1600px-Illustration_at_page_50,_Folk-lore,_volume_4,_1893

 More photos from this years Cheltenham Jack-in-the-Green can be found in our online Flickr archive at: www.flickr.com/photos/thecompanyofthegreenman


Sighting – East Budleigh, Devon

All Saints Church, East Budleigh, Devon, copyright Alice Nunn

My thanks to Alice Nunn for verifying and photographing this wonderful disgorging green man from All Saints Church at East Budleigh in Devon.

There are also some bench ends reported here which Alice verified but unfortunately it was too dark to photograph them. One for the next visitor!

I’m always grateful for any new sightings, photographs or verifications for the Gazetteer and the Flickr photographic archive. Please use the contact tab above to get in touch.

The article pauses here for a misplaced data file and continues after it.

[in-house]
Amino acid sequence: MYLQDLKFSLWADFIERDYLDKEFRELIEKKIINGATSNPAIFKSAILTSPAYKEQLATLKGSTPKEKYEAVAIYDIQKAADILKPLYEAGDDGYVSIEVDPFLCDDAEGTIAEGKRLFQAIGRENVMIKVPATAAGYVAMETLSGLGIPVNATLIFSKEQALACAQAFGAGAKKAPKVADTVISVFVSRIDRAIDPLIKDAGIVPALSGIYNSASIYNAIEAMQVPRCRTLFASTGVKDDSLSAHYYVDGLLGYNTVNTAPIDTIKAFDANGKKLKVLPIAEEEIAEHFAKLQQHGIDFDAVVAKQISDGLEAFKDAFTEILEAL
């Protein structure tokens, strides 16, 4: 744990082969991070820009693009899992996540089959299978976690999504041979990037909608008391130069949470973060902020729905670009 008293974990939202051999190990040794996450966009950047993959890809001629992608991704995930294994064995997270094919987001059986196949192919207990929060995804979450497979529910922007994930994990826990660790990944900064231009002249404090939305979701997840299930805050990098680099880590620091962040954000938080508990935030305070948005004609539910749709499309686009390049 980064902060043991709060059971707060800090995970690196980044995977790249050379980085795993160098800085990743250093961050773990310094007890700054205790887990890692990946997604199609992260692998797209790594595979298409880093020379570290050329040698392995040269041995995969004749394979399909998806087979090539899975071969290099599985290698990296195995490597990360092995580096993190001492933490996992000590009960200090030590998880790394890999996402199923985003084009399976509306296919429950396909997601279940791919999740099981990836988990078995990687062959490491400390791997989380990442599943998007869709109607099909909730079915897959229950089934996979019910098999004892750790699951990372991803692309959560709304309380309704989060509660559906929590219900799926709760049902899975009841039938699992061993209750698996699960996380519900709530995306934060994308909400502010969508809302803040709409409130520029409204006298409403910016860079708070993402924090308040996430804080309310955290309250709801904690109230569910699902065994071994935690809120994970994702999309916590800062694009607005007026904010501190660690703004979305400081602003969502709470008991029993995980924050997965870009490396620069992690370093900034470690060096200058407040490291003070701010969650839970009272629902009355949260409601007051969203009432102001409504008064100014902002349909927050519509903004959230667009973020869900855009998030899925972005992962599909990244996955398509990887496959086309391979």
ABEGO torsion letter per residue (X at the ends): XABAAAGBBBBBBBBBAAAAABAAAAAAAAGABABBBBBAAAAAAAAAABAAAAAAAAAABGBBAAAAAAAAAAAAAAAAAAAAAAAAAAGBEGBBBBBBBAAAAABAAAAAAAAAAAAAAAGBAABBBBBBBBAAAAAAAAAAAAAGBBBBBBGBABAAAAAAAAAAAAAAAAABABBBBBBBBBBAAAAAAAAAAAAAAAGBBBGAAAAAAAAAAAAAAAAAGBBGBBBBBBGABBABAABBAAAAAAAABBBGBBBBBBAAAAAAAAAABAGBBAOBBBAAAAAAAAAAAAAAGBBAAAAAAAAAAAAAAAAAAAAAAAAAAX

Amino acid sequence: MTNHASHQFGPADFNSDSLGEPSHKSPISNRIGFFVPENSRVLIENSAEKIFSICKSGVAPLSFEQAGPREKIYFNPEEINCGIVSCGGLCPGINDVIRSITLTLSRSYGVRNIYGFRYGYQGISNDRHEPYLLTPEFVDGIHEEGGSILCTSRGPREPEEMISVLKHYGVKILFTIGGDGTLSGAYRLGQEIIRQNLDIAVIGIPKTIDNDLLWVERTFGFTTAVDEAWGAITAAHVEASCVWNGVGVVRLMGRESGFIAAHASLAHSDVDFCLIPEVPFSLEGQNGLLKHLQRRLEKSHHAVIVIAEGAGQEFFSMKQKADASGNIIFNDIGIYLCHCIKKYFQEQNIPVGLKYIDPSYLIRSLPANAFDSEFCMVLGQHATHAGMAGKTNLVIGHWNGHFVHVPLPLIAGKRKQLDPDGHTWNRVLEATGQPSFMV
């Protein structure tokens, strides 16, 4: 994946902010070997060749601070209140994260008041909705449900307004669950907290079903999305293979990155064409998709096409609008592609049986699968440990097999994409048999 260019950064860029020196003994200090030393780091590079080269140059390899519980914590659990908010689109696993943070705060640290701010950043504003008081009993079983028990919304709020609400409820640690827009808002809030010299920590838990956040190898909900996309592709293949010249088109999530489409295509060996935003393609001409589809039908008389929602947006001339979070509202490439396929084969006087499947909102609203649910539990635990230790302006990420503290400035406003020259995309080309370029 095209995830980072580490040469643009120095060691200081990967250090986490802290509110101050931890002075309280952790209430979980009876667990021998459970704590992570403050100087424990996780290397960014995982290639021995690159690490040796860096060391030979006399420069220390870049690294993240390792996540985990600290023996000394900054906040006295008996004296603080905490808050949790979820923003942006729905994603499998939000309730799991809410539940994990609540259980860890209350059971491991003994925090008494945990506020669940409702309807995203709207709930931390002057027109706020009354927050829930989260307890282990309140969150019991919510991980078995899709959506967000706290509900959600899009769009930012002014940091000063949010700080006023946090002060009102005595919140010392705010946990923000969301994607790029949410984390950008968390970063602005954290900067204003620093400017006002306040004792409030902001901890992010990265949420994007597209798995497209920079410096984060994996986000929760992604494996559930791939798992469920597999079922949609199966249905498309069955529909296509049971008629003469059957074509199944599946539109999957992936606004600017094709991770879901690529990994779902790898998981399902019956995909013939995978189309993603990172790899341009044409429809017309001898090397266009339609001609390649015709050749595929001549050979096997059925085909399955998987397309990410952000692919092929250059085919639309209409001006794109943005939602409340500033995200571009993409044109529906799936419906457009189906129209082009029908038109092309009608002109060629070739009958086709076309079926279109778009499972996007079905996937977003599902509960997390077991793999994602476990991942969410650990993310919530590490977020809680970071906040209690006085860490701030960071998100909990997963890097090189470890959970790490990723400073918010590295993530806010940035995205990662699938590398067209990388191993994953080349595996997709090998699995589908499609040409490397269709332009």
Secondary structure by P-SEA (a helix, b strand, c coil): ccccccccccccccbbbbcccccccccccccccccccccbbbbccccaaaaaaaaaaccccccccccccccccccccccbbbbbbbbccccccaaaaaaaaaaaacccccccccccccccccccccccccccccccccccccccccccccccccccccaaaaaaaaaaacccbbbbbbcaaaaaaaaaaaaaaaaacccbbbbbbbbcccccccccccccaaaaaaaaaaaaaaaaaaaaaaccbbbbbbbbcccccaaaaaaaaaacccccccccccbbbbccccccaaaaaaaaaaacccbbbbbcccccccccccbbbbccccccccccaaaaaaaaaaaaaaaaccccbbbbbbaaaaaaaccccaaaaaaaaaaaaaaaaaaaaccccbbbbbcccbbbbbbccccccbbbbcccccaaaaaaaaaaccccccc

Any new sightings or verifications are added to the gazetteer and the finder/verifiers name is always detailed (unless they prefer to remain anonymous).

Copyright for any pictures added to our Flickr archive always remains with the original photographer as does full control over how the pictures are used. I will never use anybody’s images for any commercial use without full written permission. occasionally I get requests to use pictures for books, magazines etc. and these requests are passed directly on to the original photographer so that they can benefit from their own work.

You can visit our Flickr archive HERE